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According to Wikipedia, whiskers are usually thicker and stiffer than other types of hair, but similar to other hairs, the shaft or body consists of keratin and contains no nerves. Keratin is a thick fibrous protein which also makes up hair, nails, and other areas of the body.
Whiskers are different from other hair structures because they grow from a special hair follicle that incorporates a capsule of blood called a blood sinus which is linked to sensory nerves. Whiskers are usually up to two to three times thicker than the fur on your cat’s coat.
Whiskers are more than just a thicker and longer hair follicle. They actually play a very important role in your cat’s livelihood and daily activities. Since whiskers are connected to sensory nerves, they are one of your cat’s most powerful tools.
Your cat is able to receive information about their environment through their whiskers. Their whiskers then send lightning fast signals to their brain to help them make instantaneous reactions with great precision.
Why Are My Cat’s Whiskers so Long?
Did you know that the whiskers on your cat’s nose are normally about as long as your cat’s width? This isn’t by coincidence, but by nature. Long whiskers actually help your cat figure out how wide an opening is and whether or not they will be able to fit through it.
Having long whiskers not only helps them fit through different openings, but it also helps them feel and sense their surroundings. According to Julia, in this Today I Found Out article, cat whiskers are so sensitive that they can even pick up on air movements indoors. In fact, cats generally don’t even touch objects with their whiskers at all.
Is It Bad to Cut a Cat’s Whiskers?
Never cut your cat’s whiskers. There is no rhyme or reason to cut whiskers and this can cause more harm then good. Cutting your cat’s whiskers can actually cause them to become disoriented and distressed since you are effectively removing some of their sensory.
It is also said that cutting your cat’s whiskers can permanently damage their ability to use their whiskers even after they grow back.
Why Do Cat Whiskers Fall Out?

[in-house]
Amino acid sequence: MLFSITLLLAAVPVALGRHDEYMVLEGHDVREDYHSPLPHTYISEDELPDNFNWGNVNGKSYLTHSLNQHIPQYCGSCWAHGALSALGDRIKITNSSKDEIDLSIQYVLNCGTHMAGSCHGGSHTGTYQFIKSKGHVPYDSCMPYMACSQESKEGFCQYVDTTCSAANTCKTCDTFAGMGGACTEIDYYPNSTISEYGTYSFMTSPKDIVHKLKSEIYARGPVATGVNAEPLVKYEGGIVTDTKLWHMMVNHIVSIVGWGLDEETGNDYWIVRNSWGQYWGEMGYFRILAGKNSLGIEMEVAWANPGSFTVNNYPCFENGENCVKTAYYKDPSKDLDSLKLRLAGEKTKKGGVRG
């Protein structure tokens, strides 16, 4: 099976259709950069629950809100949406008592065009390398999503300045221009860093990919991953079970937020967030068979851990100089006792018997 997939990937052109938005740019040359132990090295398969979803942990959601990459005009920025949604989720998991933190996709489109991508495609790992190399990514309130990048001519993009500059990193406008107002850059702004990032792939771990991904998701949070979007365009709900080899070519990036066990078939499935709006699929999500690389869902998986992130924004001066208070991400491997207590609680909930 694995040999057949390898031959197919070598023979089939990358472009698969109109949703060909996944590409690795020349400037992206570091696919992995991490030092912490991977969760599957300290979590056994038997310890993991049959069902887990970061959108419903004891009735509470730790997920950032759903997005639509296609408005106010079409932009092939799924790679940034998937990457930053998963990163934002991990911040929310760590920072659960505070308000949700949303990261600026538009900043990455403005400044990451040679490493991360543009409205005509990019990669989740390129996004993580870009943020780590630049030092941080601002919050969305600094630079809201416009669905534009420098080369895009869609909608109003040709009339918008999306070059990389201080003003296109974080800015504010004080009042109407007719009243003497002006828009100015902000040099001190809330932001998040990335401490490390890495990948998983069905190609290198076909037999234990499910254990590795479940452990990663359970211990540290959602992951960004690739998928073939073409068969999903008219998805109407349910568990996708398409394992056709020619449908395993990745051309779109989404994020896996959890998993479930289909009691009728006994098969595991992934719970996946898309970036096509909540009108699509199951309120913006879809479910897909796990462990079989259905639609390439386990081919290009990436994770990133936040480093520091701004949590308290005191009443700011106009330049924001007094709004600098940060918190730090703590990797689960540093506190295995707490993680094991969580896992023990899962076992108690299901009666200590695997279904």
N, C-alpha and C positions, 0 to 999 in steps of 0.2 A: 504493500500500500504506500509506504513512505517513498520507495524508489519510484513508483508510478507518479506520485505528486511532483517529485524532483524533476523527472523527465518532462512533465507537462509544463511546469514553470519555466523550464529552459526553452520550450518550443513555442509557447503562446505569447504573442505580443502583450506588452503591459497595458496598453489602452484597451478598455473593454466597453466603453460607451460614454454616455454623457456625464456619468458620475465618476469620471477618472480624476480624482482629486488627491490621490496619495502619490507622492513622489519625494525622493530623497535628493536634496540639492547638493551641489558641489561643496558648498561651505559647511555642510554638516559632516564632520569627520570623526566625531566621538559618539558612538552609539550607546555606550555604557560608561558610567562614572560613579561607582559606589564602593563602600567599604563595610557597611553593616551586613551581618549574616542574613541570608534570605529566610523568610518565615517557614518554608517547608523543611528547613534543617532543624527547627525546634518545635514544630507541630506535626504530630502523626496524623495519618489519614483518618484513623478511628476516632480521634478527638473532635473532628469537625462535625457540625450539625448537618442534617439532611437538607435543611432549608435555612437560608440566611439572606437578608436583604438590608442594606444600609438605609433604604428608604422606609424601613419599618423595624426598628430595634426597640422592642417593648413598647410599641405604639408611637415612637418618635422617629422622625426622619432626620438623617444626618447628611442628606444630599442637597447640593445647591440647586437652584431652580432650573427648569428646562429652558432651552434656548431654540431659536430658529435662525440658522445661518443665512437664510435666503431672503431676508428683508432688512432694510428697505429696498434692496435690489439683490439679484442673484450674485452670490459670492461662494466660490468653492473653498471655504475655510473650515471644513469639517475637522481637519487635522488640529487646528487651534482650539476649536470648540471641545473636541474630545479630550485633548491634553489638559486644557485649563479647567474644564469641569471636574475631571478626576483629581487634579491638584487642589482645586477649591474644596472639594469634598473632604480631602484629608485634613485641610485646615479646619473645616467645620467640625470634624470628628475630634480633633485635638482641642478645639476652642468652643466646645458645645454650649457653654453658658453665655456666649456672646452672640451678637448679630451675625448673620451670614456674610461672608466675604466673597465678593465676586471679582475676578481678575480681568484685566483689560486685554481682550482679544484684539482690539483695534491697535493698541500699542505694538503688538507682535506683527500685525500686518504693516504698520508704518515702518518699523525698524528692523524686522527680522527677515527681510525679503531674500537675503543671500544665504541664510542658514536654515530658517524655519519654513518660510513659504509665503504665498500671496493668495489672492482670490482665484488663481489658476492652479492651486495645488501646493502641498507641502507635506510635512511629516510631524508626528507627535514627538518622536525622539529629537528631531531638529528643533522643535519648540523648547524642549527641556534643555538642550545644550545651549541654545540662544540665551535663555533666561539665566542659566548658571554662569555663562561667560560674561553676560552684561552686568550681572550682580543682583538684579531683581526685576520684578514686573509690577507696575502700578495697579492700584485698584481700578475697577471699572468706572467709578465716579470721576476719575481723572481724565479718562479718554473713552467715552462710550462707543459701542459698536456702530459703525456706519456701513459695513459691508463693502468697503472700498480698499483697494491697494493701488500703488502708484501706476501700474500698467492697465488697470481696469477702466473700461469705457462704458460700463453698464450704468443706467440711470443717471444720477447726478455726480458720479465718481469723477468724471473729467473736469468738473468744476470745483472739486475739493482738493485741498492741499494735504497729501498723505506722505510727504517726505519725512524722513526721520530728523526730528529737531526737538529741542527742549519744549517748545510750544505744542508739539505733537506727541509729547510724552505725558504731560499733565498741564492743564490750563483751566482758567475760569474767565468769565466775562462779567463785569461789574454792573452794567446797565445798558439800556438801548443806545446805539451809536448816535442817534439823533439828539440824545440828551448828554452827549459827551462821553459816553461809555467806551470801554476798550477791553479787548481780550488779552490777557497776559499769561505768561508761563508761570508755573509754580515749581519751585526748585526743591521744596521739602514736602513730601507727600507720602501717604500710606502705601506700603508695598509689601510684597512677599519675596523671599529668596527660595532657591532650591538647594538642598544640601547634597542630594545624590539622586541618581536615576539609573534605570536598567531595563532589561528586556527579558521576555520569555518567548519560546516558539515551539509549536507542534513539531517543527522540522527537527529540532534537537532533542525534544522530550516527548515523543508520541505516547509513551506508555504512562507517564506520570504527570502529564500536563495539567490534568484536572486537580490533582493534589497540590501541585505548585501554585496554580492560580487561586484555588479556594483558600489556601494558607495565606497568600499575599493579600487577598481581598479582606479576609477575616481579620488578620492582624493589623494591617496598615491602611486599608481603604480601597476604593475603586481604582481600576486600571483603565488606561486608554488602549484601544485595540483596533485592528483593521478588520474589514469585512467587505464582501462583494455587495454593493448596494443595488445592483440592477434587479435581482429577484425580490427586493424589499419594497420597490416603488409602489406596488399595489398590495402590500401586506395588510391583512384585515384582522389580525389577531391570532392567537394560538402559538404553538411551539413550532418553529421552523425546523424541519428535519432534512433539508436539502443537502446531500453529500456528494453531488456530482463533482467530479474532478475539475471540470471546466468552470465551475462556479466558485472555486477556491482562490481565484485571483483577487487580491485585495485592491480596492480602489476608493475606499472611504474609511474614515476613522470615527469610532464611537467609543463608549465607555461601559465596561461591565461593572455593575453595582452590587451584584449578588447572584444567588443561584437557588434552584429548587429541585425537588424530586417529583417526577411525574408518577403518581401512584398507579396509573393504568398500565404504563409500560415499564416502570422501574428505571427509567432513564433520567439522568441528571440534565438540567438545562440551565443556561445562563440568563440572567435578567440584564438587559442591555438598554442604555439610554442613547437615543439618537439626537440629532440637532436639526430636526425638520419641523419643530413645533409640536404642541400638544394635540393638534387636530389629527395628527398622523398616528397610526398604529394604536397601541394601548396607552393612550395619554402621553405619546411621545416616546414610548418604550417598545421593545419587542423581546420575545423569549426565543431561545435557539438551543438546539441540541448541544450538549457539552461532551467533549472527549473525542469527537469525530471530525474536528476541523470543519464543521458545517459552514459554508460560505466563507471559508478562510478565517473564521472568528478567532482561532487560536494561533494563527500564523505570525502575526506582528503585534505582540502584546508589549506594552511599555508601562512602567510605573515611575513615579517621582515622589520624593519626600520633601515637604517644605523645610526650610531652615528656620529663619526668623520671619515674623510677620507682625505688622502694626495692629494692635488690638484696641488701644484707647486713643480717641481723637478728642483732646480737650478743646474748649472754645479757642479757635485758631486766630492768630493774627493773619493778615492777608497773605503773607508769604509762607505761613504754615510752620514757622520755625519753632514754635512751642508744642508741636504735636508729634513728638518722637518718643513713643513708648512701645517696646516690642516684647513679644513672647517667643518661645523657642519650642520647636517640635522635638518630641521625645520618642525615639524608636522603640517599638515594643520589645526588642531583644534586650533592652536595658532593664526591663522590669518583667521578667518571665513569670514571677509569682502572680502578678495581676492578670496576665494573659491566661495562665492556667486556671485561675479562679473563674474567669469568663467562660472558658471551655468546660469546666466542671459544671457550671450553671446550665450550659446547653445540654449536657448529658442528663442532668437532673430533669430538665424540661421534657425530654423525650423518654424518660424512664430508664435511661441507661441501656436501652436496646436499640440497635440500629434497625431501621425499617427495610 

Similar to your cat’s coat shedding, they may also shed whiskers. Don’t panic if you find a whisker or two on the ground, or if one comes off during a quick grooming session. This is considered perfectly normal.
Your cat’s whiskers will grow back in time and they will be back to a full face of whiskers in no time.
What Problems Cause Whisker Loss?
Full or serious whisker loss is not very common among cats, but there are a wide range of conditions that may lead to this. Here are a few things you should be aware of about whisker loss.
- Alopecia – This is a condition that affects many different animals, including us humans. Alopecia is a systemic loss of hair across the entire body, including your cat’s whiskers. If your cat is losing fur, then there is a good chance that they may be losing whiskers as well.
- Constant Brawls and Fighting with Other Cats – If your cat is constantly attacking or being attacked by other cats, then this can lead to a loss of whiskers. This is mostly prevalent in outdoor cats that encounter other cats in the wild, but indoor cats can have their brawls as well with other cats they may coincide with.
- Fungal Infections – Mainly ringworm which can affect your cat’s face. This can lead to round patches of hair loss, affecting both the fur and whiskers.
- Mite Infestations – Mite infestations are another cause of fur and whisker loss in cats. This is usually accompanied with sore and irritated skin
- Feline Acne – Some instances of feline acne can contribute to the loss of whiskers.
These are just a few of many underlying conditions that may cause whisker loss in cats.
Can You Tell How Old a Cat Is by Their Whiskers?
Darkening whiskers is usually a sign that a cat is getting older. There are many other ways to tell a cats age. According to PetMD, the following are some of the best ways to determine the age of a cat:
- Examine Your Cat’s Teeth – It becomes difficult to tell a cats age by their teeth once they have all their adult teeth, but it’s not impossible. The wear and tear as well as tartar buildup are great indicators for a cat’s age. If there is little tartar buildup, especially along the cat’s cheek teeth, that cat is possibly 1 to 2 years old. The more tartar buildup, the older the cat.
- Inspect Your Cat’s Eyes – At around age 6 or 7, cat’s eye lenses become denser.
- Cat Grooming Habits – Cat’s are very particular when it comes to grooming. Most of the younger cats want to have a pristine coat. This means you will find younger cats constantly grooming themselves to look their best. Once a cat reaches a certain age, their grooming habits will slowly fade away.
- Make an Educated Guess – Assess your cat’s physical appearance, grooming habits, teeth, and eyes to make an educated guess about how old they are.
Why Is My Cat’s Whiskers Turning Black?
It is not uncommon for cats to change colors as they age. This also goes for their whiskers. Color changes in whiskers can be due to a dark colored cat in their ancestry, and the changing whiskers can be a tell tale sign of that.
If you notice your cat’s whiskers changing colors, don’t be alarmed. Darkening of whiskers can also be a sign that your cat is aging. It is not uncommon for whiskers to change to grey or black as a cat reaches their older stages of life.
Whiskers are made up of a fibrous protein called keratin. They are connected to sensory nerves that helps your cat with balance and lightning fast reflex decisions in the wild.
Your cat’s whiskers should never be cut or modified in any way as this can damage their ability to use their whiskers effectively in the future even if they grow back.